To see a producer at work and then, at the end of the conference, to be able to taste their freshly made cheese is a rare experience. But that's what occurred at Cheese on Saturday September 19 during the Milk Workshop "Cheeses from the Americas: Raw Milk Productions in Argentina and Brazil".v
Francesca Rocchi, the vice-president of Slow Food Italy, led a journey to discover the artisanal traditions, knowledge and places behind high-quality dairy production in South America. The producers, for their part, expressed all the energy and passion of those who have chosen to dedicate their life to cheese and livestock. Like Guilherme "Capim" Ferreira, a young producer from São Roque de Minas in Brazil, winner of a Slow Cheese Award, or Agustin Battellini, the son of Italian immigrants to Argentina, a former architect who moved to Uruguay 15 years ago to raise 120 sheep on 40 hectares of land and make cheese from their milk.
Their fascinating stories are a sign of hope in the increasingly complicated context of South America, where monocultures and GM crops are colonizing much of the agriculture. "It's not easy," one of the producers said. "GM crops are more profitable and farmers think they don't have alternatives. Spreading the knowledge that it is possible to grow crops, raise livestock and produce food organically and artisanally is essential, and being here today encourages us to continue, as well as helping us to understand how to make our cheese even better."
Similar stories came from two women from the Argentinian province of Tucumán. Maria Antonia Brito and Elizabeth Noemi Medina, producers from the new Slow Food Tucumán Goat's Cheese Presidium, explained how resistance to monocultures and the promotion of traditional products is becoming a key theme in their country, thanks in part to their work.
"Our area is a tourist destination, and tourists look for these traditional products," said Marta Nuñez, an expert with the Presidium. "Our role as experts is to help to communicate the value of these products, to guarantee that they are good quality and to create a network, just as we have done for the new Presidium. The project will help to revive the traditional processing method, improve the quality of the product and promote it on the regional market. This will be done through participation in fairs and events and the involvement of chefs from the Slow Food Chefs' Alliance, who will be encouraged to include the cheeses on their restaurant menus."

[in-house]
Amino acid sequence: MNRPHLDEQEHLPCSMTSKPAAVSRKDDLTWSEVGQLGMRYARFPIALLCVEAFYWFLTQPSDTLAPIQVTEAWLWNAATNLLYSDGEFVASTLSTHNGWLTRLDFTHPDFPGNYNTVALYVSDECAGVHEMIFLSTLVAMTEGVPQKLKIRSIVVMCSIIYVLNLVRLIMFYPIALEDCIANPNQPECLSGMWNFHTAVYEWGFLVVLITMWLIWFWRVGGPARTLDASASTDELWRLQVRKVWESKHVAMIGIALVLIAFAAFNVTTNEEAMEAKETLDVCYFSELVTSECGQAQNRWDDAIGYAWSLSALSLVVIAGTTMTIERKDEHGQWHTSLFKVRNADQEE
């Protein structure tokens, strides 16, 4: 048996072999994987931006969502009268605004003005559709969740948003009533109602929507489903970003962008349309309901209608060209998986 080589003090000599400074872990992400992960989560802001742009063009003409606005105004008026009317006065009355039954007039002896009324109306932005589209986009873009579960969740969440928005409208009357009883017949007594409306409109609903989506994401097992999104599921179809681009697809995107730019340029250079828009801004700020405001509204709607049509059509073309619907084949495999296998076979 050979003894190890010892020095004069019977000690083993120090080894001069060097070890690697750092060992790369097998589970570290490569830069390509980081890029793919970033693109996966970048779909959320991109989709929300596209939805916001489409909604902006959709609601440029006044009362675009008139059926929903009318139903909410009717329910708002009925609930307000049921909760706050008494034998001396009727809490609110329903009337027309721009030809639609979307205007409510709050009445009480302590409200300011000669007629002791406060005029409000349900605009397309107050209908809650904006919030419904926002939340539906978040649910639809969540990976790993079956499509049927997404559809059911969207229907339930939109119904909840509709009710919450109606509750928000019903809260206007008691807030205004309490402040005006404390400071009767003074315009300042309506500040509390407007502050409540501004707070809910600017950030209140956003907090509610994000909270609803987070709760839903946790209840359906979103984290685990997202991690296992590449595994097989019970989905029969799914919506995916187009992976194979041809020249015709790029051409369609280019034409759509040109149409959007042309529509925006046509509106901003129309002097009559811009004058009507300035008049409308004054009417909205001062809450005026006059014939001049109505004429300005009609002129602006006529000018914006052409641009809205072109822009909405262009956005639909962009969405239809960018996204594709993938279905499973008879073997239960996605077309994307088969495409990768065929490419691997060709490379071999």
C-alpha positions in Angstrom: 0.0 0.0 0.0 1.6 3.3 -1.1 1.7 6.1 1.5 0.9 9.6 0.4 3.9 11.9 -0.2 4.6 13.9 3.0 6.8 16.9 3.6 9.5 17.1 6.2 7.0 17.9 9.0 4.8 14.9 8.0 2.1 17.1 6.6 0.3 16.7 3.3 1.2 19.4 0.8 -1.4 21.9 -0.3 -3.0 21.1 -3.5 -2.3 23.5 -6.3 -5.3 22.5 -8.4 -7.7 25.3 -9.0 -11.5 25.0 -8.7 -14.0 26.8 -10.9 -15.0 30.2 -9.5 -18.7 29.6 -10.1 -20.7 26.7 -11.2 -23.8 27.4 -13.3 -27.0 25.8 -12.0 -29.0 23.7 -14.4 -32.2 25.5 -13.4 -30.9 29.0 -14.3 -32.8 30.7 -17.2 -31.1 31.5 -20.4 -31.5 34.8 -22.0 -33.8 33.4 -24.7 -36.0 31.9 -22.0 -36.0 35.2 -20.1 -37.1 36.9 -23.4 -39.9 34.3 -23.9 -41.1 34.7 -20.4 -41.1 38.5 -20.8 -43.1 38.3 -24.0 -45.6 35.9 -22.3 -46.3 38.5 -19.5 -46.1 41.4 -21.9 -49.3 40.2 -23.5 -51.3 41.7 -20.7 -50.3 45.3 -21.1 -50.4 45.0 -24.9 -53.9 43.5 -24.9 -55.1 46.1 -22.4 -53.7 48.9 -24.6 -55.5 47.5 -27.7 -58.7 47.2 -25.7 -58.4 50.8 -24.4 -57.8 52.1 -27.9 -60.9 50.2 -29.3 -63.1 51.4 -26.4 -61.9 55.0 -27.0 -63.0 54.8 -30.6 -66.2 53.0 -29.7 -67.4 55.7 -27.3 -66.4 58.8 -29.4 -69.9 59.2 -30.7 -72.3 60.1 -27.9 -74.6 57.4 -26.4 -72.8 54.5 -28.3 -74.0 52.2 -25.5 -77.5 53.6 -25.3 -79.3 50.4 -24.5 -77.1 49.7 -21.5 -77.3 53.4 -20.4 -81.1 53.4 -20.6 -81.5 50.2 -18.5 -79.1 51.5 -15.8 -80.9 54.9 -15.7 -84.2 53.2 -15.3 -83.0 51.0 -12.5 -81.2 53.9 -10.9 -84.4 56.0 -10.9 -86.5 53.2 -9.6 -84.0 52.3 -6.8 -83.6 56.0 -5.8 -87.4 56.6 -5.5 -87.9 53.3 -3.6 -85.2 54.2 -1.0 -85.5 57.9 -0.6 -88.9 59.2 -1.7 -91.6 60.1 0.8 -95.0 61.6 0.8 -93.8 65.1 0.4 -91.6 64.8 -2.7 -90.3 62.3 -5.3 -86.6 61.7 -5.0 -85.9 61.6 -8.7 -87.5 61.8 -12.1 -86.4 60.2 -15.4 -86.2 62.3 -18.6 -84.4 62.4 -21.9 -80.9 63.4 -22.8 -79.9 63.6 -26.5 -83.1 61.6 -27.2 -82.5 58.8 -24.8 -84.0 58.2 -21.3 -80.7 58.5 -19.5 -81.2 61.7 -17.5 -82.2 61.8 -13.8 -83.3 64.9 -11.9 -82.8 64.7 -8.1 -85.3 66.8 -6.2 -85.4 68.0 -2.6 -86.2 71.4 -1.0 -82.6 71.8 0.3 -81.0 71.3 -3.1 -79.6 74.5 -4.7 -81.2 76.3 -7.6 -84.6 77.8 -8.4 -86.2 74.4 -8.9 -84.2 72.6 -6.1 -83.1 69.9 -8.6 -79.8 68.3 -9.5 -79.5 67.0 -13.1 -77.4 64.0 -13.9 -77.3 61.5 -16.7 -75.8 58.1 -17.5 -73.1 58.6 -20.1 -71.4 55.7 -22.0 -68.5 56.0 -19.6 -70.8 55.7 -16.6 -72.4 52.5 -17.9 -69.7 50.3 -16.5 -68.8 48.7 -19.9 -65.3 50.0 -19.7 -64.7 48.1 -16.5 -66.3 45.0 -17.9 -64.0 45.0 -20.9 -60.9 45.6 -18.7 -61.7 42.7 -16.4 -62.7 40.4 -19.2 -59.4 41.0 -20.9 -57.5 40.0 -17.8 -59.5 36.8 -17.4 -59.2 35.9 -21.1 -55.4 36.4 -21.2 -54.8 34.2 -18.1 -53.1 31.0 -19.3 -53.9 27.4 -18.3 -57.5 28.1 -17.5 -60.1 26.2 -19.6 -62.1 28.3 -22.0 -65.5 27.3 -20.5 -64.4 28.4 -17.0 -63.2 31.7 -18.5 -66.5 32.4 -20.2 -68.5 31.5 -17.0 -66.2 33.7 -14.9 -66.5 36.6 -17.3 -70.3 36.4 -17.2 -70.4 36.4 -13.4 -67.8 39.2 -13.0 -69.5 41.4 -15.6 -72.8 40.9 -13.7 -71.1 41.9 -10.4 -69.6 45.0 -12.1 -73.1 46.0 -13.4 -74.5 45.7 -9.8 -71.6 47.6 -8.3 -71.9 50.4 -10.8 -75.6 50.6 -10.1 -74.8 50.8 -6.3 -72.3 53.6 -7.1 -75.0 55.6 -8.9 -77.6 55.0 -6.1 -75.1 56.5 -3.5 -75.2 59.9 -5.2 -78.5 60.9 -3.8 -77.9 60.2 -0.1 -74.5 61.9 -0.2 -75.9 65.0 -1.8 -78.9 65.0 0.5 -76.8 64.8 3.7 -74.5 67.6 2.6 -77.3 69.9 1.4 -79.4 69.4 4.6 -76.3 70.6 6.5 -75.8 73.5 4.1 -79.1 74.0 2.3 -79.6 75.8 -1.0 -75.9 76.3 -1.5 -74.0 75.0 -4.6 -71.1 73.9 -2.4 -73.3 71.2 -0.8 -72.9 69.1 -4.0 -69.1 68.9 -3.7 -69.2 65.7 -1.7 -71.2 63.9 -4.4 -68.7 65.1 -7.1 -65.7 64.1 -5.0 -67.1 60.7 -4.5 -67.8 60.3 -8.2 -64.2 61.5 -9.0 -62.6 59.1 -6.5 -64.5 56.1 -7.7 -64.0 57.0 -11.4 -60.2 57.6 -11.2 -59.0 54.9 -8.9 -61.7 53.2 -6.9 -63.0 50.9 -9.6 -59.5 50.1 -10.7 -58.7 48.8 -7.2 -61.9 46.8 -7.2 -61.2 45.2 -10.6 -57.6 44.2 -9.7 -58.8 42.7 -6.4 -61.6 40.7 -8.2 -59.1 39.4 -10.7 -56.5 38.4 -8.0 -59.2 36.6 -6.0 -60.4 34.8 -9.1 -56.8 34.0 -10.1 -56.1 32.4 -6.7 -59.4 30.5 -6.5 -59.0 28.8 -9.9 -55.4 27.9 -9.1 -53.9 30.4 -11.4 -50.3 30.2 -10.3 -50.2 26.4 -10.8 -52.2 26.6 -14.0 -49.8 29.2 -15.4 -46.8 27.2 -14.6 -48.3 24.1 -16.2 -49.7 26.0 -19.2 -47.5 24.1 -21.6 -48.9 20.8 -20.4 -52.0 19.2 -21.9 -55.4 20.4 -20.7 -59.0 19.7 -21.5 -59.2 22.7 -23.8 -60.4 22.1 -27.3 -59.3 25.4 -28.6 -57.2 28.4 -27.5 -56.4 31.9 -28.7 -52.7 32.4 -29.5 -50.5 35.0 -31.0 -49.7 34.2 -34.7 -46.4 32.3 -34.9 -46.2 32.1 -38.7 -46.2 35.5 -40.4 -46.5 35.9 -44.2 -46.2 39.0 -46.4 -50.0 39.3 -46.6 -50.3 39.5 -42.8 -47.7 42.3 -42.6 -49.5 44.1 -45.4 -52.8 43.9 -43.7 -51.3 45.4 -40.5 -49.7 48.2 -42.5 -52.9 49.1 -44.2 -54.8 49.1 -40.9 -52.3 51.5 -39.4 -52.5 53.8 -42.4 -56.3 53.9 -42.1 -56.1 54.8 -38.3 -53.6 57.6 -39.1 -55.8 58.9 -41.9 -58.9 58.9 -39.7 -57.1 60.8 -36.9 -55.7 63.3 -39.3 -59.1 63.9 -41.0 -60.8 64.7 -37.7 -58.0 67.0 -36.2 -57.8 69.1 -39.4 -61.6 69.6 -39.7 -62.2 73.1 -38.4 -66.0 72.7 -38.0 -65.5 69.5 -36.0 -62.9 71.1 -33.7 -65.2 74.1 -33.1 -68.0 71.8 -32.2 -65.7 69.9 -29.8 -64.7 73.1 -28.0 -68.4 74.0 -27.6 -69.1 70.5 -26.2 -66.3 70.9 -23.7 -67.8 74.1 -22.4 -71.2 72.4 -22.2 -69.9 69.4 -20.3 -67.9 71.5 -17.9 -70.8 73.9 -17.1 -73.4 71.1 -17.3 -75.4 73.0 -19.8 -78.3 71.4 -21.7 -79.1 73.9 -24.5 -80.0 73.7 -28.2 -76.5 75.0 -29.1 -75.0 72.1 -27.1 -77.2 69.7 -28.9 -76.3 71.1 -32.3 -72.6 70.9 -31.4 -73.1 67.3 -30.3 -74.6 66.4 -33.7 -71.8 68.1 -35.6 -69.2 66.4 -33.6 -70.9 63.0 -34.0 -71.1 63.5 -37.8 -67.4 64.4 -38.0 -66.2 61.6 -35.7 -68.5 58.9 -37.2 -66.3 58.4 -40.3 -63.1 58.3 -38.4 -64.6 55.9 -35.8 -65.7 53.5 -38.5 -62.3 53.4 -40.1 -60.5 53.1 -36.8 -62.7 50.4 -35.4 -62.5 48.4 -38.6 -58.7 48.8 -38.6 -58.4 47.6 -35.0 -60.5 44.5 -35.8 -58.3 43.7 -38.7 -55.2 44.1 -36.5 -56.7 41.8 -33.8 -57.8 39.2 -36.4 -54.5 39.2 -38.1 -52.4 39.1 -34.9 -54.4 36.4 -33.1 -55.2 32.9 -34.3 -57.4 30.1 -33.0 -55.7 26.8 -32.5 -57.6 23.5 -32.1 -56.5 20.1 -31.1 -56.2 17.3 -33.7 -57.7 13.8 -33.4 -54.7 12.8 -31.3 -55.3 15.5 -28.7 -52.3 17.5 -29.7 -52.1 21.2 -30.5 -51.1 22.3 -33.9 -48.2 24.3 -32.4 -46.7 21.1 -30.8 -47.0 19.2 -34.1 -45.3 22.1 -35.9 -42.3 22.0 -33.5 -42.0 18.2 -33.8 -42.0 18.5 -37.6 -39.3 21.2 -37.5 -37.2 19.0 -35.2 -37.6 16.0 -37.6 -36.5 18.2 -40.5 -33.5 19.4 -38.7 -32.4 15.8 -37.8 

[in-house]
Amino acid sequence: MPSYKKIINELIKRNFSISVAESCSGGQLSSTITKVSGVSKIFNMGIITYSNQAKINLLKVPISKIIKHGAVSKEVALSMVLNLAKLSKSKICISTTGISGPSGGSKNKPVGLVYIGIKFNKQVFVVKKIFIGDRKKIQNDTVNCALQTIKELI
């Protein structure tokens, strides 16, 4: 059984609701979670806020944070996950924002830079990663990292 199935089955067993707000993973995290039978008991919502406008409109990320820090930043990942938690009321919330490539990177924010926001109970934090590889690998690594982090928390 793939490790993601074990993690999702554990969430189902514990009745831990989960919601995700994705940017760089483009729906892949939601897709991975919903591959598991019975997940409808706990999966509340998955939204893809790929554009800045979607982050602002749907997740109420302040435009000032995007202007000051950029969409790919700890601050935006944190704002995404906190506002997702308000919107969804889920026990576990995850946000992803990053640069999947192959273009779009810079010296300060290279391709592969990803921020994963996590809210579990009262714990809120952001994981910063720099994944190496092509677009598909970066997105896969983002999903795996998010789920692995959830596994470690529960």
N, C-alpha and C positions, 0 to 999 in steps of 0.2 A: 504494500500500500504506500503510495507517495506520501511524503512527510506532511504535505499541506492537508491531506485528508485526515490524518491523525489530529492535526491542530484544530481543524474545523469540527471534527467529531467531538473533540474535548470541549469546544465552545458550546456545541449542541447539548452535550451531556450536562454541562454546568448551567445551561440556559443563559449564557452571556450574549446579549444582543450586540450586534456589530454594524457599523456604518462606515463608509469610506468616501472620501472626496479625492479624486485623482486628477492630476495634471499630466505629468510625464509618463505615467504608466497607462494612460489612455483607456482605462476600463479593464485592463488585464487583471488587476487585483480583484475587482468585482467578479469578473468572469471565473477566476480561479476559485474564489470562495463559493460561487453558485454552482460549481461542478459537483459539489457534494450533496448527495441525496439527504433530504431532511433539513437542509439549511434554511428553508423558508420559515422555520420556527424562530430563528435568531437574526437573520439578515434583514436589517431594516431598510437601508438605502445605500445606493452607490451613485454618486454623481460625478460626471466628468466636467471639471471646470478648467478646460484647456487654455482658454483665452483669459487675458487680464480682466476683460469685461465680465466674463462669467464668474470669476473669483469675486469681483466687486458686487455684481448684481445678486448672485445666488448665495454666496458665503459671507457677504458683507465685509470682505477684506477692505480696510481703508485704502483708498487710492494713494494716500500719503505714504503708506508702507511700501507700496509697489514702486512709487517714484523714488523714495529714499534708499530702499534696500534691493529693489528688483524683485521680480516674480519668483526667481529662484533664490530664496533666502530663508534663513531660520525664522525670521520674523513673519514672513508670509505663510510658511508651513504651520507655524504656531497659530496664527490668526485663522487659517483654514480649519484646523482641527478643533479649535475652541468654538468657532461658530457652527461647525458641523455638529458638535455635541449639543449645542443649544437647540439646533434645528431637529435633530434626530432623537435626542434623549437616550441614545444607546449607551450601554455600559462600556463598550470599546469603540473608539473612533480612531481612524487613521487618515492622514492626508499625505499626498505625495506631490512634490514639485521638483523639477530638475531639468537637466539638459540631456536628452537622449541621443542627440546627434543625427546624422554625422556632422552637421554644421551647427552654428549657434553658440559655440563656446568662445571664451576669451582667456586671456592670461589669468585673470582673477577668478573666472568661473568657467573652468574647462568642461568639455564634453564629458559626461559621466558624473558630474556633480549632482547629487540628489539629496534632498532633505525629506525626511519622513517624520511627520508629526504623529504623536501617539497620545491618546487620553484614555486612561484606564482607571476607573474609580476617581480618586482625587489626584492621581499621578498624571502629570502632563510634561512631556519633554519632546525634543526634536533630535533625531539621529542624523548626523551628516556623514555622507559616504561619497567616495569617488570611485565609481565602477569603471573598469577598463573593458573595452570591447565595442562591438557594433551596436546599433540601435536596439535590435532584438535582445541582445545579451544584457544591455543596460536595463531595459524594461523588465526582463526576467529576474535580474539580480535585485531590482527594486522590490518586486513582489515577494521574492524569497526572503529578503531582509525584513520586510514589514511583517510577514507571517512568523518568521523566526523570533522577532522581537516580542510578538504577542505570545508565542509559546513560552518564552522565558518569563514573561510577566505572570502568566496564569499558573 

Obviously there is no lack of problems, particularly those caused by strict and outdated legislation, designed for big industrial production. According to Argentinian and Brazilian law, raw-milk cheeses must be aged for at least 60 days before being sold, and tables, molds and work surfaces, traditionally made from wood, must be in stainless steel. Small-scale producers can't afford to make the necessary adaptations, but it is not just a financial question: using stainless steel instead of wood, for example, changes the quality of the finished dairy products.
"In Brazil, over 40% of artisanal cheese is sold illegally," explained Debora de Carvalho Pereira of the NGO SertãoBras, which campaigns alongside producers for the legalization of raw-milk dairy products. "There are 30,000 producers around the country, but just 245 are officially registered with the state. It's inevitable, if the legislation doesn't change. We have currently managed to obtain a kind of limbo, so new regulations will be made. But how long will we remain in limbo and continue to sell informally?".
There are many challenges still to be overcome, but the desire to continue the struggle-in Argentina, in Brazil, in Uruguay-seems clear. The value of this struggle was demonstrated at the event, by the images and flavors offered by Debora de Carvalho Pereira, presenting the main cheeses from the Minas Gerais; and by Maria Antonia Brito and Elizabeth Noemi Medina giving a live demonstration of how milk and rennet can be transformed almost magically into a special Italo-Argentinian edition of their fresh goat's cheese. Eric Vassallo brought the event to a close with a fascinating final tasting that offered a window onto the vast South American world of raw milk, leaving those present with no doubt: Cheese is made from milk!